Rose Macarons

Hello friends, today we are making Rose Macarons filled with a delicious and delicate Rose Ganache.

 I was pleasantly surprised with these ones. I normally don’t enjoy rose flavored desserts because they remind me of soap fragrance but I think I cracked the code to making delicious tasting rose flavored macarons! These were thoroughly enjoyed by my family and I shared them with some friends also!

Make sure to watch the video on this page or on YouTube to see how these Rose Macarons were made.

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Rose Macarons filled with Rose Ganache.

Below I am not posting the recipe for the macaron shells, because you can find my detailed Swiss meringue macaron recipe here on this page.

I added about 1/16 tsp of Sugar Rose by The Sugar Art during the final stages of whipping the meringue.

When it comes to the powder food coloring by The Sugar Art, you will only need a very little bit. Play around with the amounts but be careful not to add too much color at first, because you can always add more color, but you can’t necessarily remove color from the batter.

When it comes to the Rose Ganache for the Rose Macarons, I have made it using invert sugar this time. Invert sugar helps stabilize the ganache so it doesn’t break or separate, and also helps extend shelf life of ganache.

And you will notice on the instructions below and on the video posted on this page or on YouTube, that I am using an immersion blender to emulsify the ganache, which keeps it creamy and prevents it from separating as well.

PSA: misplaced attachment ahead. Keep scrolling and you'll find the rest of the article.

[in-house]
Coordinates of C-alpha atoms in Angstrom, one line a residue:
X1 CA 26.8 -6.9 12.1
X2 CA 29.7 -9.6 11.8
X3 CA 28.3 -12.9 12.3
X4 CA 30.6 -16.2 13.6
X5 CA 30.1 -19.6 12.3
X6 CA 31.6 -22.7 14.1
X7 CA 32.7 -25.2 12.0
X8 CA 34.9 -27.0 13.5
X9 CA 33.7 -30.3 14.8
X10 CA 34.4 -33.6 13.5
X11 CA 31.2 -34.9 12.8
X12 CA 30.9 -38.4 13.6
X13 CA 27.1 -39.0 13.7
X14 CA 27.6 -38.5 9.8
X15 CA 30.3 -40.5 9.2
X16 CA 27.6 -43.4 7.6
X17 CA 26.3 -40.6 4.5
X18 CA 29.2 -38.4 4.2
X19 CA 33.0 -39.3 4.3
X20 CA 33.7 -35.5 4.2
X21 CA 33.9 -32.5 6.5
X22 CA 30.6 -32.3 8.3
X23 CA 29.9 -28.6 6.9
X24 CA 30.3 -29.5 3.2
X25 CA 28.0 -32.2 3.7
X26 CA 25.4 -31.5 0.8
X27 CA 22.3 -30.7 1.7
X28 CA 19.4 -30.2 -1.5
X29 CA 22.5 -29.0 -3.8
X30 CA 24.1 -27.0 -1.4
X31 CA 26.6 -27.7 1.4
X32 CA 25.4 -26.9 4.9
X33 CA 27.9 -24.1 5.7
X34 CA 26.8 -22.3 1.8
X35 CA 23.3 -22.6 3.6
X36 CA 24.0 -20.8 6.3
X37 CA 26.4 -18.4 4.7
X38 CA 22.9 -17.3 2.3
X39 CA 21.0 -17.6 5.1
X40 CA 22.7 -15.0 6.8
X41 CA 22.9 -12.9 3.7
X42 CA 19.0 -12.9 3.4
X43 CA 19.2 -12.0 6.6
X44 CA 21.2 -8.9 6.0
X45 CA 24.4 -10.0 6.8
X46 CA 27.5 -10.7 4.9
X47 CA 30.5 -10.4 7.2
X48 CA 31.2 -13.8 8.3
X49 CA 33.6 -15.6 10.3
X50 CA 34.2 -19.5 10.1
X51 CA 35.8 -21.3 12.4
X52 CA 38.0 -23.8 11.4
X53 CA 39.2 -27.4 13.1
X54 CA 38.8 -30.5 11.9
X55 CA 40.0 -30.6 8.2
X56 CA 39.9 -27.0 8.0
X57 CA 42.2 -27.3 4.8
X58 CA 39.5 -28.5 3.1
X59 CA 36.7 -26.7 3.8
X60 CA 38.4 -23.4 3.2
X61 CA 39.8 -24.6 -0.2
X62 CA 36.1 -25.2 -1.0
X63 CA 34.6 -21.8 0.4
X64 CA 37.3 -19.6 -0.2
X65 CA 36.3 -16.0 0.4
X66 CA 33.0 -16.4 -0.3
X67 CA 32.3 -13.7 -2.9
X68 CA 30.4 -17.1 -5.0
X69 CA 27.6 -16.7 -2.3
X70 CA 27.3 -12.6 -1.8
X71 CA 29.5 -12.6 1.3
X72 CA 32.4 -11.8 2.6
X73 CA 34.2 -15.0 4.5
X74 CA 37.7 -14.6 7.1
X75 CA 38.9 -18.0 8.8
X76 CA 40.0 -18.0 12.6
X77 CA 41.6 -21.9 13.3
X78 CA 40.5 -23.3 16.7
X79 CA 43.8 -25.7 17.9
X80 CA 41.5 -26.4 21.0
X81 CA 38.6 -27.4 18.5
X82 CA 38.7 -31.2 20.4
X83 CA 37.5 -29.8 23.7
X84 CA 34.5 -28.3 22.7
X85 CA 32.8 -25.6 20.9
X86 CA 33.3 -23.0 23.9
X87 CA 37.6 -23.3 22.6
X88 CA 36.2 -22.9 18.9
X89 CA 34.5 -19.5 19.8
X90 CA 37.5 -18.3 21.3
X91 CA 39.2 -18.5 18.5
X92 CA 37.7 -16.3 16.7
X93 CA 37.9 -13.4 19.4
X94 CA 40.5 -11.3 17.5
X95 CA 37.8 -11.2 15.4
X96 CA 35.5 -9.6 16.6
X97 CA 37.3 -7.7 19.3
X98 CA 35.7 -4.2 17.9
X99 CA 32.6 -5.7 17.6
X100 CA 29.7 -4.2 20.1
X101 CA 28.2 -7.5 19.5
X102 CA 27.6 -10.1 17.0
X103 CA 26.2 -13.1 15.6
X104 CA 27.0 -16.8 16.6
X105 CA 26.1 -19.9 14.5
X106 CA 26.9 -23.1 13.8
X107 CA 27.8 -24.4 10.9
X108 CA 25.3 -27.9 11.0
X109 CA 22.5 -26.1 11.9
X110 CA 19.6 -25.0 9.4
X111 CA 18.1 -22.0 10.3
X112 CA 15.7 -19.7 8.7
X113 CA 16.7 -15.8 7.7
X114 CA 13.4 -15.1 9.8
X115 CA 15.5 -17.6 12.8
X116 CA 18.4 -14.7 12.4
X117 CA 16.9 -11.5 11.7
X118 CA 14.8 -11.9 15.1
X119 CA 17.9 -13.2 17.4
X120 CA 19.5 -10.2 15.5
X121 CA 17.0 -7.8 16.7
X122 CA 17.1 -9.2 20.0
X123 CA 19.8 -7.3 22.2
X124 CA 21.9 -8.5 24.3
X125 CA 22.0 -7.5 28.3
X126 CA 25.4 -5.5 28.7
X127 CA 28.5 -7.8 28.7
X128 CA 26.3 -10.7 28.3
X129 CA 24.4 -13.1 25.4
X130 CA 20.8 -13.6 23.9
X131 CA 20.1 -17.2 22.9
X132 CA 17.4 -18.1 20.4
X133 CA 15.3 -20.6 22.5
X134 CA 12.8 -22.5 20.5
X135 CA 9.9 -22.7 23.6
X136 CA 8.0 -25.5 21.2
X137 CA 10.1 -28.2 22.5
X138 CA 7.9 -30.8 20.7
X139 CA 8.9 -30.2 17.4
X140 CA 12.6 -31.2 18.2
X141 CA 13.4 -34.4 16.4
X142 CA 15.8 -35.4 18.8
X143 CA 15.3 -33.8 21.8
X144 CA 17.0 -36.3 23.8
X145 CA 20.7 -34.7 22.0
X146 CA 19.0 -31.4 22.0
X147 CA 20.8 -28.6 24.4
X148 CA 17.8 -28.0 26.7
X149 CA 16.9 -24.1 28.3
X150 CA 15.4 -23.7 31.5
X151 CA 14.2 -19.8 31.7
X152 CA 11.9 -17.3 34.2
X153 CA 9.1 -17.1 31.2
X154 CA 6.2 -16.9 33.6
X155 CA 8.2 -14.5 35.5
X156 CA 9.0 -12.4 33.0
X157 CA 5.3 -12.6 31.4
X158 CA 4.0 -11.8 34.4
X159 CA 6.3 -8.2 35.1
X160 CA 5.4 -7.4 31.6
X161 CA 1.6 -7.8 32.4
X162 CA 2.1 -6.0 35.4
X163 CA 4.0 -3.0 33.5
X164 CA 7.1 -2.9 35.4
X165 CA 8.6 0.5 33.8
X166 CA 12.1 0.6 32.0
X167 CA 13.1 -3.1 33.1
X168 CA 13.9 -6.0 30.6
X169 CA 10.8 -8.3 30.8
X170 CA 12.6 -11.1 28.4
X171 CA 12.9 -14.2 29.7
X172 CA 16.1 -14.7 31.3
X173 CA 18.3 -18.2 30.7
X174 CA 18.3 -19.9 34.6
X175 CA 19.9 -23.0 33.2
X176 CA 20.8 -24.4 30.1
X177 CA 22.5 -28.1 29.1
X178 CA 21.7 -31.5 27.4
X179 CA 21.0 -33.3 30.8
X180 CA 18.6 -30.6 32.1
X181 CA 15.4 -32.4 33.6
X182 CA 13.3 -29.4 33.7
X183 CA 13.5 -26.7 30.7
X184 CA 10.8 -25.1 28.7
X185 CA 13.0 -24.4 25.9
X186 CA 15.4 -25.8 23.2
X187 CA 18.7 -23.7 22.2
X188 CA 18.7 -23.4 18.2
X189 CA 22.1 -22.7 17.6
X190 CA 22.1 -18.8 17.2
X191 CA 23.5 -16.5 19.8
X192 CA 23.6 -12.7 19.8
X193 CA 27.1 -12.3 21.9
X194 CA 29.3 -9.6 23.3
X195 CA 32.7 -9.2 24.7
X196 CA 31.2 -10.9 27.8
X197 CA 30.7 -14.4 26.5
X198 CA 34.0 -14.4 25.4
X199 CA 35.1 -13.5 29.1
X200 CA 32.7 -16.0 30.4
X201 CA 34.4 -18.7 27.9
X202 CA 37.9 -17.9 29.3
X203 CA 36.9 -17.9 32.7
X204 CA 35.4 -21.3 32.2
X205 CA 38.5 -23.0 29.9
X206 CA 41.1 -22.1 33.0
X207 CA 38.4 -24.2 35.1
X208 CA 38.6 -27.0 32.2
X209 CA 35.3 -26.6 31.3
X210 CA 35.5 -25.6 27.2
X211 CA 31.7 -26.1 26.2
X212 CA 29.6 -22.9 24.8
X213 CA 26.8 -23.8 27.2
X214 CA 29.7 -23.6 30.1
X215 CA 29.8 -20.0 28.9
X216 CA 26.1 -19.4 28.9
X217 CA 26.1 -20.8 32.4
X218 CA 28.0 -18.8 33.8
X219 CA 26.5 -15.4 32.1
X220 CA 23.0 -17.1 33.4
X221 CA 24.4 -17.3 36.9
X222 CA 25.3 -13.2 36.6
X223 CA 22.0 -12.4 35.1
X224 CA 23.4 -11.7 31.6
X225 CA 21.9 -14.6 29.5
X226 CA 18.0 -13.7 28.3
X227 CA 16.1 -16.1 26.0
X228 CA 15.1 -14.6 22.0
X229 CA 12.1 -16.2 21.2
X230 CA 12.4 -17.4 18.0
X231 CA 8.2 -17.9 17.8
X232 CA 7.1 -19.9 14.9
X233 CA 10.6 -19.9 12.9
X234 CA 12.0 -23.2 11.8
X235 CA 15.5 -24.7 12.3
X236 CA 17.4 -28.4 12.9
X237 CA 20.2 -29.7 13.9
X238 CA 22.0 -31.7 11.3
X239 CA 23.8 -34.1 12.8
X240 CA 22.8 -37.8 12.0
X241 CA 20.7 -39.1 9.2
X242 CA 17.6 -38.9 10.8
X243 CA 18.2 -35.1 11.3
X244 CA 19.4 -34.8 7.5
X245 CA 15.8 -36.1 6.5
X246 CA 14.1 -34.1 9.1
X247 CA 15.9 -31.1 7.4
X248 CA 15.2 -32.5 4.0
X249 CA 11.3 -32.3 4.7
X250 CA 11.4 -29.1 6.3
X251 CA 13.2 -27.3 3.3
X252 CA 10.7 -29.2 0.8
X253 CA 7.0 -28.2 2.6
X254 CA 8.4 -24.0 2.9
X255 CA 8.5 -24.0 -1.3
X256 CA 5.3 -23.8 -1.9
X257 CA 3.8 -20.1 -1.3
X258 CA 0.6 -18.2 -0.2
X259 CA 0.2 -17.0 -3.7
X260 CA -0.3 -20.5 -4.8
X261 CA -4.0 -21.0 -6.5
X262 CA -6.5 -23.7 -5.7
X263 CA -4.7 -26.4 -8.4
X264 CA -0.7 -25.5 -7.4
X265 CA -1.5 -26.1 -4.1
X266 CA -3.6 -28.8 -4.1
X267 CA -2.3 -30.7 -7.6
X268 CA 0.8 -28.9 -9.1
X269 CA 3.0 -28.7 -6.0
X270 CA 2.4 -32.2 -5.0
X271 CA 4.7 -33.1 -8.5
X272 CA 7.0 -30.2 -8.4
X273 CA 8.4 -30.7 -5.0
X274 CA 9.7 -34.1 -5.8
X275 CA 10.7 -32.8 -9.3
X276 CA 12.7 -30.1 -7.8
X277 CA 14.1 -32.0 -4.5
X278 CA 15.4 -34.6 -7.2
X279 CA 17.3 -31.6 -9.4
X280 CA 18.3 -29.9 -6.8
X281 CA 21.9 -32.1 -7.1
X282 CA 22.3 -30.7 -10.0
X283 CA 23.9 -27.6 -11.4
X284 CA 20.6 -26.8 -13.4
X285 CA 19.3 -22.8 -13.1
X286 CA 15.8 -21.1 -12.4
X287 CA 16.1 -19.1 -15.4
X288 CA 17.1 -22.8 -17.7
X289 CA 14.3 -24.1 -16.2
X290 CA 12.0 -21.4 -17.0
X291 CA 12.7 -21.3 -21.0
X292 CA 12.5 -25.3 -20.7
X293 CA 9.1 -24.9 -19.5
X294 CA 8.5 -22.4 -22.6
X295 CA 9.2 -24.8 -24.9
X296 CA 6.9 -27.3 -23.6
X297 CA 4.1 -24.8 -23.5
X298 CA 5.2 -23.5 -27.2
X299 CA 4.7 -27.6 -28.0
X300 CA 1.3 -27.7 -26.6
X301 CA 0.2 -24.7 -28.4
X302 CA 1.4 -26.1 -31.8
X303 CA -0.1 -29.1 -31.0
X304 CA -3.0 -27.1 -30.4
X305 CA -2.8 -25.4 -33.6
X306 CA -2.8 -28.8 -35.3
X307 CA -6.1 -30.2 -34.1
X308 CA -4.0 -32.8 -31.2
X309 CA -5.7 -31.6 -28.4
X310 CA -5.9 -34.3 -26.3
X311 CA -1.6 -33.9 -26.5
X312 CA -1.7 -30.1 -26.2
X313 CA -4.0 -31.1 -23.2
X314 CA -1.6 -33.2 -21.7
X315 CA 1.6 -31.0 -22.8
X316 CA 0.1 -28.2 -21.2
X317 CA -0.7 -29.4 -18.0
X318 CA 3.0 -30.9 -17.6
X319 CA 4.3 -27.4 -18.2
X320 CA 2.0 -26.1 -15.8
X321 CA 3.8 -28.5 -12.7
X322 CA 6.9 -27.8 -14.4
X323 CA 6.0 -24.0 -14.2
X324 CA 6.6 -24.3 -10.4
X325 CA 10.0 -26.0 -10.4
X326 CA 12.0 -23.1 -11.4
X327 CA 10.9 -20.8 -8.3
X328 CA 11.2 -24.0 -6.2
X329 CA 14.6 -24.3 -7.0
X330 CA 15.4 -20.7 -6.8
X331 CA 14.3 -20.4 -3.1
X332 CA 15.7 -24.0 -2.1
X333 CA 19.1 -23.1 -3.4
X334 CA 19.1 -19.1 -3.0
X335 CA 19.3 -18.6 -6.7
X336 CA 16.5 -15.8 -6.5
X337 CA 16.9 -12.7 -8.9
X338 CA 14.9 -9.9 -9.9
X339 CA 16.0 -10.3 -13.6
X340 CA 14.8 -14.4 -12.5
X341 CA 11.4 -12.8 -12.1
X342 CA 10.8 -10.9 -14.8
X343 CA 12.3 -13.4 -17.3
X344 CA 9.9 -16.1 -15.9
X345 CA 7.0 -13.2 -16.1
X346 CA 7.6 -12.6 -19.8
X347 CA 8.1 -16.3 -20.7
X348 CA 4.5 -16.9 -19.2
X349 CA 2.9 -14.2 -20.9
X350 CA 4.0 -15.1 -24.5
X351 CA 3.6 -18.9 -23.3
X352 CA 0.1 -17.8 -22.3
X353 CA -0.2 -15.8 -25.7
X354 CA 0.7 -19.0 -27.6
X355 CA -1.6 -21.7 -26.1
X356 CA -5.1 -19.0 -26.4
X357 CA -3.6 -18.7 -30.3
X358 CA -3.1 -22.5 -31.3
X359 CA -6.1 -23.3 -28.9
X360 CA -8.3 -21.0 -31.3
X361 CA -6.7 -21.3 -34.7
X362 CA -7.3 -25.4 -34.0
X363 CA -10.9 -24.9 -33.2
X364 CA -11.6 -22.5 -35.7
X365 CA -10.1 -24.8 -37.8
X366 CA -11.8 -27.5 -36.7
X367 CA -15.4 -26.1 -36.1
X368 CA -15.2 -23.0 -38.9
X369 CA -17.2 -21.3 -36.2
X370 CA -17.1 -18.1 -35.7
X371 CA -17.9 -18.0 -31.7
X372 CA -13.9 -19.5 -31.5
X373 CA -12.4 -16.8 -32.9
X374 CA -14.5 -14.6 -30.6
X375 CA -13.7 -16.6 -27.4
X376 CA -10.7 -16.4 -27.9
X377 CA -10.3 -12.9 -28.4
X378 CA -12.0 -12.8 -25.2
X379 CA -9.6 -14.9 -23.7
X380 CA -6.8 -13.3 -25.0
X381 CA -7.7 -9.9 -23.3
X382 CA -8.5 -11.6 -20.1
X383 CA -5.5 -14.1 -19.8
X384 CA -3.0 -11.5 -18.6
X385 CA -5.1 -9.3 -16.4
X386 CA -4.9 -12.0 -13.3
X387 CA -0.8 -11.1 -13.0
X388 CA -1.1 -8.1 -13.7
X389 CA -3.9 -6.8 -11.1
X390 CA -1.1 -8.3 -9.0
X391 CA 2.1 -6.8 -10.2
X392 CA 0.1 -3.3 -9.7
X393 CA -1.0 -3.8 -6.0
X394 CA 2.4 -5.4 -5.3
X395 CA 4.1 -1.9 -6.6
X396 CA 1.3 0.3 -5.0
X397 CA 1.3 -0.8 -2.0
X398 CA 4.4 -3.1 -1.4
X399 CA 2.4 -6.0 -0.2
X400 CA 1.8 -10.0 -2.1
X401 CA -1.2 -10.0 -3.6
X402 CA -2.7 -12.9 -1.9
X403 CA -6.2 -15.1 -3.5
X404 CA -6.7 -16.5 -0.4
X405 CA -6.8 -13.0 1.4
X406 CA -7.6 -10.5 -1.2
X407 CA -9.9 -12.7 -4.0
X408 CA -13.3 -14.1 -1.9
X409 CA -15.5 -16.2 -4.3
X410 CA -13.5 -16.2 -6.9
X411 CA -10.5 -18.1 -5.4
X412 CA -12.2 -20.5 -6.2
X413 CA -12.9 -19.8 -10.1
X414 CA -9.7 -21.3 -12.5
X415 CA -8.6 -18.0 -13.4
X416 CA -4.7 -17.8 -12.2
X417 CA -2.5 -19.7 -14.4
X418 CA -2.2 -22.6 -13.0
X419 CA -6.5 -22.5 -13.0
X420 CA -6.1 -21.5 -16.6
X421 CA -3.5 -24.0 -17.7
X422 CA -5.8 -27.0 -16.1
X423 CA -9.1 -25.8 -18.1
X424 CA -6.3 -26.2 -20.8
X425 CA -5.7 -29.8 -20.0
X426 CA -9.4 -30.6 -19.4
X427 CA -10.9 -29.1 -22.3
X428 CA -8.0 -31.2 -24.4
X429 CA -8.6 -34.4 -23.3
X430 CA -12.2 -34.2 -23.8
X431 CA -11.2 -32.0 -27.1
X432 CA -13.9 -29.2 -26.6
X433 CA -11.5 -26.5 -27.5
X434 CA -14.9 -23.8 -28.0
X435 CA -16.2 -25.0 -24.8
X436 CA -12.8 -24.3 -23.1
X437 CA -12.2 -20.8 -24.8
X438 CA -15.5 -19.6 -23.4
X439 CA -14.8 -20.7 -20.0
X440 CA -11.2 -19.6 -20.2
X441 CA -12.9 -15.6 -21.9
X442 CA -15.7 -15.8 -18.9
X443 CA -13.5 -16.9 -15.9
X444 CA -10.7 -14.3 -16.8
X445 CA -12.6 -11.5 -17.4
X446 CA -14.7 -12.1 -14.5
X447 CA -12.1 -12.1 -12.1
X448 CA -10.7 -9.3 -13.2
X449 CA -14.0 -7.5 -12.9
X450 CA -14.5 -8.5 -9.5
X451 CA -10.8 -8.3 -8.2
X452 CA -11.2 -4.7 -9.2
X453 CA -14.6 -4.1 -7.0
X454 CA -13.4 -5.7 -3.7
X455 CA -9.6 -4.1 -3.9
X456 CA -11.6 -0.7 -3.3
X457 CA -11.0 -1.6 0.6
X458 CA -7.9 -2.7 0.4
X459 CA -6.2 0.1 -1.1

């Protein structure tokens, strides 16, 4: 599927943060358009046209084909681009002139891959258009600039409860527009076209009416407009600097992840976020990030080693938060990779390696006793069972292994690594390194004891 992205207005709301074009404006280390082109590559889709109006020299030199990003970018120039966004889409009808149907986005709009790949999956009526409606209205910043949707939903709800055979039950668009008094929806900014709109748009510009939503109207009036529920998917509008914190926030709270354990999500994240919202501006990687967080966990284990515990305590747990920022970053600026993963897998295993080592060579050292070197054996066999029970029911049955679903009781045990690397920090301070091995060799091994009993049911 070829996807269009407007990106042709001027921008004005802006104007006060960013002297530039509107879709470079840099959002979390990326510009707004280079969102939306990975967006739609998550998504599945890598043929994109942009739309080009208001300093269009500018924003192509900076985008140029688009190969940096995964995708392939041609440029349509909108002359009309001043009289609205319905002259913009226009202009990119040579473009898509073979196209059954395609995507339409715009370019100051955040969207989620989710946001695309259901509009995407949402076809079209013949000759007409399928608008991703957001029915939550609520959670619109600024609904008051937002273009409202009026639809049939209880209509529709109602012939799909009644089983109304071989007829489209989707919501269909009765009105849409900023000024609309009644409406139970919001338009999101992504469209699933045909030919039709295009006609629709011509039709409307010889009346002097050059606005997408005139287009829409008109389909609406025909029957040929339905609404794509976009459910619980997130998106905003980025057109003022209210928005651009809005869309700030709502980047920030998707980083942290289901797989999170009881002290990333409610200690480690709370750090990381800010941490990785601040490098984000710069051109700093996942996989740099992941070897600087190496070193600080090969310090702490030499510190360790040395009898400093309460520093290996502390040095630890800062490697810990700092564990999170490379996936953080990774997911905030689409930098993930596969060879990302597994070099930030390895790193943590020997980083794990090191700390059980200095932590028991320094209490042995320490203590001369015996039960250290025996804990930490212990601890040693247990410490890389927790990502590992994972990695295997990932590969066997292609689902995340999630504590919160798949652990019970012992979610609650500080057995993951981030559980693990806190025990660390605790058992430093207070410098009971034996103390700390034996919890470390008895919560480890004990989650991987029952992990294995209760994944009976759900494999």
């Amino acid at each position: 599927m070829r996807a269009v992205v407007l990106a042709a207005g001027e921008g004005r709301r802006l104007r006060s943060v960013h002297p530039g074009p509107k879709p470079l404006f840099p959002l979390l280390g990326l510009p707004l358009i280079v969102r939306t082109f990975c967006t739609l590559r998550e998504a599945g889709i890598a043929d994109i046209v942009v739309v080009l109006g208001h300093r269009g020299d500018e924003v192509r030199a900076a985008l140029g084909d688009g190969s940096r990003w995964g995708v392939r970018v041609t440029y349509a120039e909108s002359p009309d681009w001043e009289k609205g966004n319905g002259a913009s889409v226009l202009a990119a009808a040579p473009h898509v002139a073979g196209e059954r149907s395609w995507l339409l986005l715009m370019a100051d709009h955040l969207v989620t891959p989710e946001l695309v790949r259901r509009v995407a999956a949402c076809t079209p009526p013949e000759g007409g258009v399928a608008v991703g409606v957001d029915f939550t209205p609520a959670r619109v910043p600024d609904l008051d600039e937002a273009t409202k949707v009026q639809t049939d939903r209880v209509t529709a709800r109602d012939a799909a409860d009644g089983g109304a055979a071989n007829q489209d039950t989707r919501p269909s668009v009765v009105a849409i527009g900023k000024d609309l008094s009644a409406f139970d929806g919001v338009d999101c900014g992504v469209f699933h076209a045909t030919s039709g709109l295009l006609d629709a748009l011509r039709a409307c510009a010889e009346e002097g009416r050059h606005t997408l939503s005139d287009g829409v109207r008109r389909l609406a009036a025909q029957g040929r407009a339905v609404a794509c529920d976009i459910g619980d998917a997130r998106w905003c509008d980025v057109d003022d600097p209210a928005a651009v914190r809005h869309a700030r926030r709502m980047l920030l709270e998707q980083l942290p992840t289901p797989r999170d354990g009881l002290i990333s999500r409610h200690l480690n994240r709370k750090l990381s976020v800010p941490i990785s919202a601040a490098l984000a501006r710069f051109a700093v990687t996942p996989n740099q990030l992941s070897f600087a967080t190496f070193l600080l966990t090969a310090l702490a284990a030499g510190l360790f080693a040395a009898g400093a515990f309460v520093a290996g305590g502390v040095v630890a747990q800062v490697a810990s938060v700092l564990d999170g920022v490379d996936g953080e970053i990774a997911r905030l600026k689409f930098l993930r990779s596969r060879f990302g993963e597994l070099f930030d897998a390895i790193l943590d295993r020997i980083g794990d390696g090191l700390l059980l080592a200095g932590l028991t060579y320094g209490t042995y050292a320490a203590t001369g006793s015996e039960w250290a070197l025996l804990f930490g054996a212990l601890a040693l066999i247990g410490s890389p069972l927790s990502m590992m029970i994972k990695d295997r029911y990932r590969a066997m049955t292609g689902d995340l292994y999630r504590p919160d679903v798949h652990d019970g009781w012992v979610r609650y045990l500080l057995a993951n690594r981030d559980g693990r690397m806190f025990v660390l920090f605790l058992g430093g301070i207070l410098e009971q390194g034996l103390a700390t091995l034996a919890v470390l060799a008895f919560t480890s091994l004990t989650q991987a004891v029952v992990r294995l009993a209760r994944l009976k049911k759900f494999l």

Rose Macarons filled with rose ganache

I also made mini Rose Macarons, I used the same batter that I used for the large macarons, but I piped them in a different tray, and didn’t bake them together with the large shells. The mini macarons generally require lower baking time, and also might require lower oven temperature.

If your mini macarons are cracking or coming out lopsided, then you can benefit from lowering the temperature of the oven.

You can also rotate the tray in the oven so they bake evenly on all sides in case they are becoming lopsided.

Rose Macarons filled with rose ganache

When it comes to adding the rose flavor to the ganache, please remember that a little goes a very long way, it can come out quite strong if you don’t balance it out, or if you add too much of it.

And when you grab rose petals to decorate your macarons, make sure they are edible food grade ones.

If you like these Rose Macarons, you should try:

rose macaron sliced in half.
Rose Macarons filled with rose ganache

Rose Macarons

Camila Hurst
Rose Macarons filled with a delicious Rose Ganache. They are delicate and delicious!
5 from 4 votes
Prep Time 2 hours
Cook Time 40 minutes
Total Time 2 hours 40 minutes
Course Dessert
Cuisine American
Servings 22 macarons
Calories 70 kcal


Macaron Shells
  • 1 recipe for Swiss Macarons
  • Food coloring sugar rose by The Sugar Art
Rose Ganache
  • 1/2 cup heavy cream 120 ml
  • 5 grams invert sugar read notes
  • 255 grams white chocolate
  • 1/2 tsp rose water or rose extract
To decorate
  • 1/4 cup white chocolate
  • Dried rose petals
  • Sprinkles


Macaron shells
  • Make the shells using the directions on the post Swiss Meringue Macarons. For the food coloring, I added 1/16 tsp of Sugar Rose powder food coloring by The Sugar Art at the end of the meringue whipping stage.
Rose Ganache
  • Place the heavy cream and invert sugar in a small saucepan. Bring it to almost a boil over medium heat. Turn the heat off once you see the bubbles starting to rise.